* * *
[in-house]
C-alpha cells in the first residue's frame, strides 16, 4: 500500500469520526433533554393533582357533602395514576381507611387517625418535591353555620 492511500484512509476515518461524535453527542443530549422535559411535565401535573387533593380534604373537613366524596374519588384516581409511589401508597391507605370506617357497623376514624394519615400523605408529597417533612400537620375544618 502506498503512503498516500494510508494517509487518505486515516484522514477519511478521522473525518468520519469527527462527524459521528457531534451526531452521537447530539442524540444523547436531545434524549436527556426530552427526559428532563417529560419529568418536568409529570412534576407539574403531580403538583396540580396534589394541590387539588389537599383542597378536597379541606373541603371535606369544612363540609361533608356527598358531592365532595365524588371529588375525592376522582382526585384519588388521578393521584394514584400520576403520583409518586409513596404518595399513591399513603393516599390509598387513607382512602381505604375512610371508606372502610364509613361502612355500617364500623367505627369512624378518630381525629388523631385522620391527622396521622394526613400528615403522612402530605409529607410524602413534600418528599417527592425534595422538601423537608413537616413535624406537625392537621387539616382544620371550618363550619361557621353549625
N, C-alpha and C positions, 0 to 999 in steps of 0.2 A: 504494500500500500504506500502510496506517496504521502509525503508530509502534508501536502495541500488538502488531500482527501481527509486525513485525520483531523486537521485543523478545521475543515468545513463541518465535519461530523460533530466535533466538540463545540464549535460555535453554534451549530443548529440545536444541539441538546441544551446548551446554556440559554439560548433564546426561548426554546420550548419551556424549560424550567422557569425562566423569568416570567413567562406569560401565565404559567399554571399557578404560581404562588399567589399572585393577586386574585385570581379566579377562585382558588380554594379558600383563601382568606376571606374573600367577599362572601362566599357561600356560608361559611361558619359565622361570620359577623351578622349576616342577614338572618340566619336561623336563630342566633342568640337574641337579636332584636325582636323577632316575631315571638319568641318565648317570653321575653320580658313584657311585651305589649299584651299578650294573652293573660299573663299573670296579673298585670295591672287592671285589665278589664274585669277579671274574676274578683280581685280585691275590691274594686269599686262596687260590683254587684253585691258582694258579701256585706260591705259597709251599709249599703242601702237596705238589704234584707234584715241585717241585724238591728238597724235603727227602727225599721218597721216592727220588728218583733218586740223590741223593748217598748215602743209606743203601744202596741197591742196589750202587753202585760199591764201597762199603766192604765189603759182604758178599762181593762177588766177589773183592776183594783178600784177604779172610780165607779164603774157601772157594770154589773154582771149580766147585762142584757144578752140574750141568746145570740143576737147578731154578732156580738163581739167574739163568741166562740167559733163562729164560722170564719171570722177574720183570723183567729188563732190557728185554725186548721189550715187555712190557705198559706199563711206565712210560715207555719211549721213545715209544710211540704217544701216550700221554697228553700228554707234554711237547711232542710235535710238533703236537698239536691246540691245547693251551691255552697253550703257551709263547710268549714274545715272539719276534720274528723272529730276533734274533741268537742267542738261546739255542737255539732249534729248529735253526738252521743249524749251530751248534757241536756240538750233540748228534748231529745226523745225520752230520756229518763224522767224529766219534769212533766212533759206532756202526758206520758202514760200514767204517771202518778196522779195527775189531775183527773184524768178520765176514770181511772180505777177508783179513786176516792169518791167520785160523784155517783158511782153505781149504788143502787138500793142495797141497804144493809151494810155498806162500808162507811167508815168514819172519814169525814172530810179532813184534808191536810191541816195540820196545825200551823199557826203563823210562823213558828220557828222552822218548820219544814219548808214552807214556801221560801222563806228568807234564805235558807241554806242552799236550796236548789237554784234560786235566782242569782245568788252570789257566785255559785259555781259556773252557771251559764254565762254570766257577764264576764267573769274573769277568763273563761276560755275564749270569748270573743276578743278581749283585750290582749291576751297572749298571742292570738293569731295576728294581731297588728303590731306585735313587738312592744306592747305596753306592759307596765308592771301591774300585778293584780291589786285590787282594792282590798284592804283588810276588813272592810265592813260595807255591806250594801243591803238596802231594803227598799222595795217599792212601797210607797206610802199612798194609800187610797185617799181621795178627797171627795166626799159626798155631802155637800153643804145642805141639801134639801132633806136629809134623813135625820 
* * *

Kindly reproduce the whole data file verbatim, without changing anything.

[in-house]
C-alpha cells in the first residue's frame, strides 16, 4: 500500500469520526433533554393533582357533602395514576381507611387517625418535591353555620 492511500484512509476515518461524535453527542443530549422535559411535565401535573387533593380534604373537613366524596374519588384516581409511589401508597391507605370506617357497623376514624394519615400523605408529597417533612400537620375544618 502506498503512503498516500494510508494517509487518505486515516484522514477519511478521522473525518468520519469527527462527524459521528457531534451526531452521537447530539442524540444523547436531545434524549436527556426530552427526559428532563417529560419529568418536568409529570412534576407539574403531580403538583396540580396534589394541590387539588389537599383542597378536597379541606373541603371535606369544612363540609361533608356527598358531592365532595365524588371529588375525592376522582382526585384519588388521578393521584394514584400520576403520583409518586409513596404518595399513591399513603393516599390509598387513607382512602381505604375512610371508606372502610364509613361502612355500617364500623367505627369512624378518630381525629388523631385522620391527622396521622394526613400528615403522612402530605409529607410524602413534600418528599417527592425534595422538601423537608413537616413535624406537625392537621387539616382544620371550618363550619361557621353549625
N, C-alpha and C positions, 0 to 999 in steps of 0.2 A: 504494500500500500504506500502510496506517496504521502509525503508530509502534508501536502495541500488538502488531500482527501481527509486525513485525520483531523486537521485543523478545521475543515468545513463541518465535519461530523460533530466535533466538540463545540464549535460555535453554534451549530443548529440545536444541539441538546441544551446548551446554556440559554439560548433564546426561548426554546420550548419551556424549560424550567422557569425562566423569568416570567413567562406569560401565565404559567399554571399557578404560581404562588399567589399572585393577586386574585385570581379566579377562585382558588380554594379558600383563601382568606376571606374573600367577599362572601362566599357561600356560608361559611361558619359565622361570620359577623351578622349576616342577614338572618340566619336561623336563630342566633342568640337574641337579636332584636325582636323577632316575631315571638319568641318565648317570653321575653320580658313584657311585651305589649299584651299578650294573652293573660299573663299573670296579673298585670295591672287592671285589665278589664274585669277579671274574676274578683280581685280585691275590691274594686269599686262596687260590683254587684253585691258582694258579701256585706260591705259597709251599709249599703242601702237596705238589704234584707234584715241585717241585724238591728238597724235603727227602727225599721218597721216592727220588728218583733218586740223590741223593748217598748215602743209606743203601744202596741197591742196589750202587753202585760199591764201597762199603766192604765189603759182604758178599762181593762177588766177589773183592776183594783178600784177604779172610780165607779164603774157601772157594770154589773154582771149580766147585762142584757144578752140574750141568746145570740143576737147578731154578732156580738163581739167574739163568741166562740167559733163562729164560722170564719171570722177574720183570723183567729188563732190557728185554725186548721189550715187555712190557705198559706199563711206565712210560715207555719211549721213545715209544710211540704217544701216550700221554697228553700228554707234554711237547711232542710235535710238533703236537698239536691246540691245547693251551691255552697253550703257551709263547710268549714274545715272539719276534720274528723272529730276533734274533741268537742267542738261546739255542737255539732249534729248529735253526738252521743249524749251530751248534757241536756240538750233540748228534748231529745226523745225520752230520756229518763224522767224529766219534769212533766212533759206532756202526758206520758202514760200514767204517771202518778196522779195527775189531775183527773184524768178520765176514770181511772180505777177508783179513786176516792169518791167520785160523784155517783158511782153505781149504788143502787138500793142495797141497804144493809151494810155498806162500808162507811167508815168514819172519814169525814172530810179532813184534808191536810191541816195540820196545825200551823199557826203563823210562823213558828220557828222552822218548820219544814219548808214552807214556801221560801222563806228568807234564805235558807241554806242552799236550796236548789237554784234560786235566782242569782245568788252570789257566785255559785259555781259556773252557771251559764254565762254570766257577764264576764267573769274573769277568763273563761276560755275564749270569748270573743276578743278581749283585750290582749291576751297572749298571742292570738293569731295576728294581731297588728303590731306585735313587738312592744306592747305596753306592759307596765308592771301591774300585778293584780291589786285590787282594792282590798284592804283588810276588813272592810265592813260595807255591806250594801243591803238596802231594803227598799222595795217599792212601797210607797206610802199612798194609800187610797185617799181621795178627797171627795166626799159626798155631802155637800153643804145642805141639801134639801132633806136629809134623813135625820 